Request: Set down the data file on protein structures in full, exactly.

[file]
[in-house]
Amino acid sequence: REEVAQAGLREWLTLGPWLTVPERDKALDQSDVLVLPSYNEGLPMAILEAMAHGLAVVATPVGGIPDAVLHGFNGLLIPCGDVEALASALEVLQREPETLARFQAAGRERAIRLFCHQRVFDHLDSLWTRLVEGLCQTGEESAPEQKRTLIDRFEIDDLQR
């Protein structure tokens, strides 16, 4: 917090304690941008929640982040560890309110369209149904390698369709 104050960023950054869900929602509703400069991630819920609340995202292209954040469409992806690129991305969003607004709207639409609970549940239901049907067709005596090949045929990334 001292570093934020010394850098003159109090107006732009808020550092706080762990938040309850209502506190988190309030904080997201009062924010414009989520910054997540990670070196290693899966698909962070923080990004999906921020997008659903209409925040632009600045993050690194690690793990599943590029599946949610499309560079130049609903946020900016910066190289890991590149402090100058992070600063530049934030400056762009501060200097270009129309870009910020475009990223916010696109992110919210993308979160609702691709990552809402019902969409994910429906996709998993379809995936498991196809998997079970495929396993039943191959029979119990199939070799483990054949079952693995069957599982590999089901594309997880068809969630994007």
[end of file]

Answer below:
[in-house]
Amino acid sequence: REEVAQAGLREWLTLGPWLTVPERDKALDQSDVLVLPSYNEGLPMAILEAMAHGLAVVATPVGGIPDAVLHGFNGLLIPCGDVEALASALEVLQREPETLARFQAAGRERAIRLFCHQRVFDHLDSLWTRLVEGLCQTGEESAPEQKRTLIDRFEIDDLQR
């Protein structure tokens, strides 16, 4: 917090304690941008929640982040560890309110369209149904390698369709 104050960023950054869900929602509703400069991630819920609340995202292209954040469409992806690129991305969003607004709207639409609970549940239901049907067709005596090949045929990334 001292570093934020010394850098003159109090107006732009808020550092706080762990938040309850209502506190988190309030904080997201009062924010414009989520910054997540990670070196290693899966698909962070923080990004999906921020997008659903209409925040632009600045993050690194690690793990599943590029599946949610499309560079130049609903946020900016910066190289890991590149402090100058992070600063530049934030400056762009501060200097270009129309870009910020475009990223916010696109992110919210993308979160609702691709990552809402019902969409994910429906996709998993379809995936498991196809998997079970495929396993039943191959029979119990199939070799483990054949079952693995069957599982590999089901594309997880068809969630994007």